75-year old Ruby Rudolph and most of her neighbors on Gardenia Street have on-site septic tanks for sewage disposal. They’re common in rural regions where there might not be enough customers for a municipal sewage treatment plant to be affordable.
But the septic tanks here are failing – some are old and others are sinking or have completely collapsed. Rudolph says she’s tried getting the tank pumped out and the pipes repaired, but nothing has worked. Sewage still backs up.
The alternative when the septic tank does not work and you don’t have the money to install a new one is to run a sewage pipe out over the lawn and into the woods
“Can you imagine going in your bathroom to take a bath and your water is not going out of your sink or out of your bathtub, and it’s backed up with waste out of our body? It’s terrible,” she says.
This is Lowndes County, in the heart of what’s known as the Black Belt – a rural, agricultural region in west Alabama named for its rich Black soil, and which also has a largely Black population.
It was called “Bloody Lowndes” because of racial violence during Jim Crow, and the county was the center of the voting rights movement in the 1960s. Marchers between Selma and Montgomery would camp overnight in tent cities here.
Now Lowndes County is at the forefront of a landmark federal environmental justice case that could establish sanitation access as a civil right.
Rudolph, who’s 75, says it’s about time.
“Sanitation should be a right no matter what,” she says. “Sanitation should be the first thing.”
The U.S. Justice Department has intervened after several groups filed a complaint under the Civil Rights Act alleging racial discrimination in the way Alabama wastewater infrastructure, favoring centralized sewer systems over on-site sanitation. The Environmental Protection Agency has also opened a civil rights probe.
Lowndes County native and community organizer Stephanie Wallace says in Alabama, poor Black people are often the last to get help.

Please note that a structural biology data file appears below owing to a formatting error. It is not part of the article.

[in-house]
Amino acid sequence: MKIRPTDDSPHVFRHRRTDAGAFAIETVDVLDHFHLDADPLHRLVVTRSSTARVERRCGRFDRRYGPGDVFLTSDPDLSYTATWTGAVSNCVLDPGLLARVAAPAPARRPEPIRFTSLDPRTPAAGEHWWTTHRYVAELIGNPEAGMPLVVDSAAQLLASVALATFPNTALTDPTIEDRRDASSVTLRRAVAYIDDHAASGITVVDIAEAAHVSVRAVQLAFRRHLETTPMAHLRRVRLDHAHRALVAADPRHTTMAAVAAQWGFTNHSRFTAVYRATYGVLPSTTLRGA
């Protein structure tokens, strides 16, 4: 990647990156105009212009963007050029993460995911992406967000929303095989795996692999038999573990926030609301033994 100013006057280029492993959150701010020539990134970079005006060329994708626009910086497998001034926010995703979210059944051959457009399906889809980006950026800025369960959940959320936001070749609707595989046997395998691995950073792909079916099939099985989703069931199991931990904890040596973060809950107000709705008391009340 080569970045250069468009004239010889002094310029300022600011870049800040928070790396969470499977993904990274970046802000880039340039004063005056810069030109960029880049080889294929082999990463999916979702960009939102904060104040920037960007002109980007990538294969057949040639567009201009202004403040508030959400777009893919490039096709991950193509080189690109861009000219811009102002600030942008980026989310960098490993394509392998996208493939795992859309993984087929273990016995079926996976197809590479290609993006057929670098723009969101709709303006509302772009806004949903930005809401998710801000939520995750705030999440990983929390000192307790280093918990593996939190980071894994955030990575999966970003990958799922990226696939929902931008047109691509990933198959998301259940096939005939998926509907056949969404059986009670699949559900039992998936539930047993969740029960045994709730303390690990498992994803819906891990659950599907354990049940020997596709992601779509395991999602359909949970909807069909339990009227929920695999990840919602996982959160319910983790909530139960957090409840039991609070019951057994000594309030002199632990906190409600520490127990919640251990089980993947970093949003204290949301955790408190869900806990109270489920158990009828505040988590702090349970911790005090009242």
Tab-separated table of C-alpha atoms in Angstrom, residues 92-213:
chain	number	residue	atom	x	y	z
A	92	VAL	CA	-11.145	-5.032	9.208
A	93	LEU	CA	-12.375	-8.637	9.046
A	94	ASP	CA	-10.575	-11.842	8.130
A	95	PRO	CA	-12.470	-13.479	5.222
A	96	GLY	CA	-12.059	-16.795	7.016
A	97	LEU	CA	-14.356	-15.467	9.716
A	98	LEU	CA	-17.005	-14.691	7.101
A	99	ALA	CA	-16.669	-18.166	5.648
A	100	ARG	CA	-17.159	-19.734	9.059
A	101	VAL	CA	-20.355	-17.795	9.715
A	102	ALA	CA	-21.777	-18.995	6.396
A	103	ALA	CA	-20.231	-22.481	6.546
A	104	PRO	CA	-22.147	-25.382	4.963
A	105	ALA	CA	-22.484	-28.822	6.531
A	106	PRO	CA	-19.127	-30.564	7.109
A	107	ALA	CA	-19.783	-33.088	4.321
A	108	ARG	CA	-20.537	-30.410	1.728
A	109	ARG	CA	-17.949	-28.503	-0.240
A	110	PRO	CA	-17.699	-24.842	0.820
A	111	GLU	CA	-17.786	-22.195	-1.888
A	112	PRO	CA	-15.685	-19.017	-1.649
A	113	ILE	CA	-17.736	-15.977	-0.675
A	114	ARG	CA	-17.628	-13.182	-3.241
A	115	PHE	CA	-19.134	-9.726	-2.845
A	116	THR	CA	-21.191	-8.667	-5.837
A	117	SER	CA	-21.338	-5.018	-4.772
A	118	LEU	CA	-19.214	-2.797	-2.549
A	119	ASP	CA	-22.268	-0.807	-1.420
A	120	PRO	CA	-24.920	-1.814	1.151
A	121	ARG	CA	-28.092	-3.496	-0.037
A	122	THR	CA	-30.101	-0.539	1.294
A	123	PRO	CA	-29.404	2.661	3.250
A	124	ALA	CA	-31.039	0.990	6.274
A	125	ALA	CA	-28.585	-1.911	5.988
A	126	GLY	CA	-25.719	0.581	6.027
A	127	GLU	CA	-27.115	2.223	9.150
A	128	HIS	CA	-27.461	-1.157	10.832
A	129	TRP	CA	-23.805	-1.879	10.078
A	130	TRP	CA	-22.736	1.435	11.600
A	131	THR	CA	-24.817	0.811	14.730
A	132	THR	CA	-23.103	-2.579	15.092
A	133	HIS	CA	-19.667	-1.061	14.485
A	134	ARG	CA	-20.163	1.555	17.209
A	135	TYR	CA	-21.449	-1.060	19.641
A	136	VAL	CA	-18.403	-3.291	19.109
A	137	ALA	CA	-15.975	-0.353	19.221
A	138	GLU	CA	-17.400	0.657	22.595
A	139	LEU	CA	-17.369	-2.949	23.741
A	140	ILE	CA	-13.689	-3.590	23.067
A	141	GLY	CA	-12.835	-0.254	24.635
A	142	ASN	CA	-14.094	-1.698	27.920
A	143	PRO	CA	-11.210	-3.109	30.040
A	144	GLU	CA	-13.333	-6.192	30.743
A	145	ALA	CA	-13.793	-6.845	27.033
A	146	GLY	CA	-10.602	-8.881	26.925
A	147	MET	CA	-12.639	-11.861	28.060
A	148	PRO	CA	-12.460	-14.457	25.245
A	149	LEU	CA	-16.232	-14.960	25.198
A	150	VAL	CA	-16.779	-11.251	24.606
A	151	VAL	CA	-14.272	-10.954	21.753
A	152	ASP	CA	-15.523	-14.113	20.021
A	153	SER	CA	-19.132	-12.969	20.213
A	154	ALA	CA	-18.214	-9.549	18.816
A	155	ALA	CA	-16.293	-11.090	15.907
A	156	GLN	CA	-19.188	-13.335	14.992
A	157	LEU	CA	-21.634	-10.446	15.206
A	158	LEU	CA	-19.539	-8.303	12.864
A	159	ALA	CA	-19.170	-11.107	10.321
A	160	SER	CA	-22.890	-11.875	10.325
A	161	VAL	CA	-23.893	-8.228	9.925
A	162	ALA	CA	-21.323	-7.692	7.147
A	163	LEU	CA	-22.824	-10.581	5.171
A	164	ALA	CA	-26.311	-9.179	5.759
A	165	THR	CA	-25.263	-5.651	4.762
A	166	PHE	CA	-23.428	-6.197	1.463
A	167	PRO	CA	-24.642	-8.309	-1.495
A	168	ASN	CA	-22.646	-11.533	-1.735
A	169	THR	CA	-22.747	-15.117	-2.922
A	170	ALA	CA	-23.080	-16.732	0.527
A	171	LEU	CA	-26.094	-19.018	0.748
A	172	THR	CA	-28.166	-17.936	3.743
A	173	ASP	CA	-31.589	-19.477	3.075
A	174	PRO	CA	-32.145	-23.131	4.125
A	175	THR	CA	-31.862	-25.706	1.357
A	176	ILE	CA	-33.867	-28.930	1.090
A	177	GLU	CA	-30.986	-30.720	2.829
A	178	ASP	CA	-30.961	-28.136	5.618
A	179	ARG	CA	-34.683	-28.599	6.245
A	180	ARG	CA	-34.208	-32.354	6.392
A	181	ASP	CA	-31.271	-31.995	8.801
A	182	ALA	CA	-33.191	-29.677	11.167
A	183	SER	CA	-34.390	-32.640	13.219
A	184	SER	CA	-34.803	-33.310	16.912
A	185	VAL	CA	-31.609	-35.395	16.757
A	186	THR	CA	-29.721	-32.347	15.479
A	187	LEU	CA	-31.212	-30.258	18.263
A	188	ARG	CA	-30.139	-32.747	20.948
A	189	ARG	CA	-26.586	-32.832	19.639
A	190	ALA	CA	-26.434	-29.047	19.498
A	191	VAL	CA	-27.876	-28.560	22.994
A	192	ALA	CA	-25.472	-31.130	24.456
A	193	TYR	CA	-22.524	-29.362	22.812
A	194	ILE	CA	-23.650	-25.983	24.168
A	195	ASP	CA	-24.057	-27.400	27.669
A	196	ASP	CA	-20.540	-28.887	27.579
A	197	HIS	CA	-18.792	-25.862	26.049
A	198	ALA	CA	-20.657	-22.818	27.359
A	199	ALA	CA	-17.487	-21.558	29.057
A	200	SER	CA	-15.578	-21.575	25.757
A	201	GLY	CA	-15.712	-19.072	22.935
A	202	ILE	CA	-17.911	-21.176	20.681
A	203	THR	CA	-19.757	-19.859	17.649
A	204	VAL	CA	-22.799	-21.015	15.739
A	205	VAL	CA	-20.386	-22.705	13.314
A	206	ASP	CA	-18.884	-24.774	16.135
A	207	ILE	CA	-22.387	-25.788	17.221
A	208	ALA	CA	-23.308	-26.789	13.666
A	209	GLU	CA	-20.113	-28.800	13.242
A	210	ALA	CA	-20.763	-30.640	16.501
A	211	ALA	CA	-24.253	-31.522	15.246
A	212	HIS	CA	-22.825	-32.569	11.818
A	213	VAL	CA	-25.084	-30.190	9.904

“If you go around to these different predominantly Black communities, you see the same problems,” says Wallace. “Raw sewage on the ground; no access to funding to fix the problem.”
Nearly 10,000 people live in Lowndes County, which is 73% Black according to the U.S. Census Bureau. About 28% of residents live in poverty.
Wallace, who is 46, says water and sewage infrastructure issues have been around as long as she can remember.
“We would go up the street to play with the neighborhood kids. And their mom had this nice brick house, but a certain part of the yard we couldn’t play it because there was raw sewage on the ground.”
She says it should not still be happening in 2023.
“You’re waiting on the residents to fix a problem that the state is aware is here,” Wallace says. “They have funding to help, but you’ve done nothing.”
Dr. Karen Landers, Chief Medical Officer of the Alabama Department of Public Health says the problem is complicated by both poverty, and the soil in the Black Belt region, which she says is not generally conducive to septic systems.
She says getting everyone access to adequate sanitation will require a range of solutions, and a lot of money. For now, the state has $2.2 million in American Rescue Plan Act funding to help low-income homeowners.
Dr. Landers says the first step for the health department is to develop a survey to get a handle on how widespread the issues are.
“We are taking action to find out what the problem is, where the problems are, and how we can connect people with resources to repair their systems,” Landers says.